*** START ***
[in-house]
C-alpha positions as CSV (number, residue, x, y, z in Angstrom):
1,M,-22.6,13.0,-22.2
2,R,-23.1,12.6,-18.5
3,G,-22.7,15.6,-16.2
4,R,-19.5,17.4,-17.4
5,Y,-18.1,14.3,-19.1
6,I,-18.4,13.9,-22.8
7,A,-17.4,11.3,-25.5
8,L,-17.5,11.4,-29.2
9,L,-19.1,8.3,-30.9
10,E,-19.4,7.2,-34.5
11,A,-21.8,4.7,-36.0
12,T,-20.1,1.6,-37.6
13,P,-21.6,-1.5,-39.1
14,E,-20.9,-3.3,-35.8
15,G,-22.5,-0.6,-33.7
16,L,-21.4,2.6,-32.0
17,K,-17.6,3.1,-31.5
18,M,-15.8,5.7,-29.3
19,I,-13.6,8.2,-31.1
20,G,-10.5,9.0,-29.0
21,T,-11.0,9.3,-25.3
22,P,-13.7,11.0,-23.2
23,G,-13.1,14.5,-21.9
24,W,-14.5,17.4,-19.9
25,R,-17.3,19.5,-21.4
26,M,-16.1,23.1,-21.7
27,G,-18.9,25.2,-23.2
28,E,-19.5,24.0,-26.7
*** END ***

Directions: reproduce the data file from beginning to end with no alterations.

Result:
[in-house]
C-alpha positions as CSV (number, residue, x, y, z in Angstrom):
1,M,-22.6,13.0,-22.2
2,R,-23.1,12.6,-18.5
3,G,-22.7,15.6,-16.2
4,R,-19.5,17.4,-17.4
5,Y,-18.1,14.3,-19.1
6,I,-18.4,13.9,-22.8
7,A,-17.4,11.3,-25.5
8,L,-17.5,11.4,-29.2
9,L,-19.1,8.3,-30.9
10,E,-19.4,7.2,-34.5
11,A,-21.8,4.7,-36.0
12,T,-20.1,1.6,-37.6
13,P,-21.6,-1.5,-39.1
14,E,-20.9,-3.3,-35.8
15,G,-22.5,-0.6,-33.7
16,L,-21.4,2.6,-32.0
17,K,-17.6,3.1,-31.5
18,M,-15.8,5.7,-29.3
19,I,-13.6,8.2,-31.1
20,G,-10.5,9.0,-29.0
21,T,-11.0,9.3,-25.3
22,P,-13.7,11.0,-23.2
23,G,-13.1,14.5,-21.9
24,W,-14.5,17.4,-19.9
25,R,-17.3,19.5,-21.4
26,M,-16.1,23.1,-21.7
27,G,-18.9,25.2,-23.2
28,E,-19.5,24.0,-26.7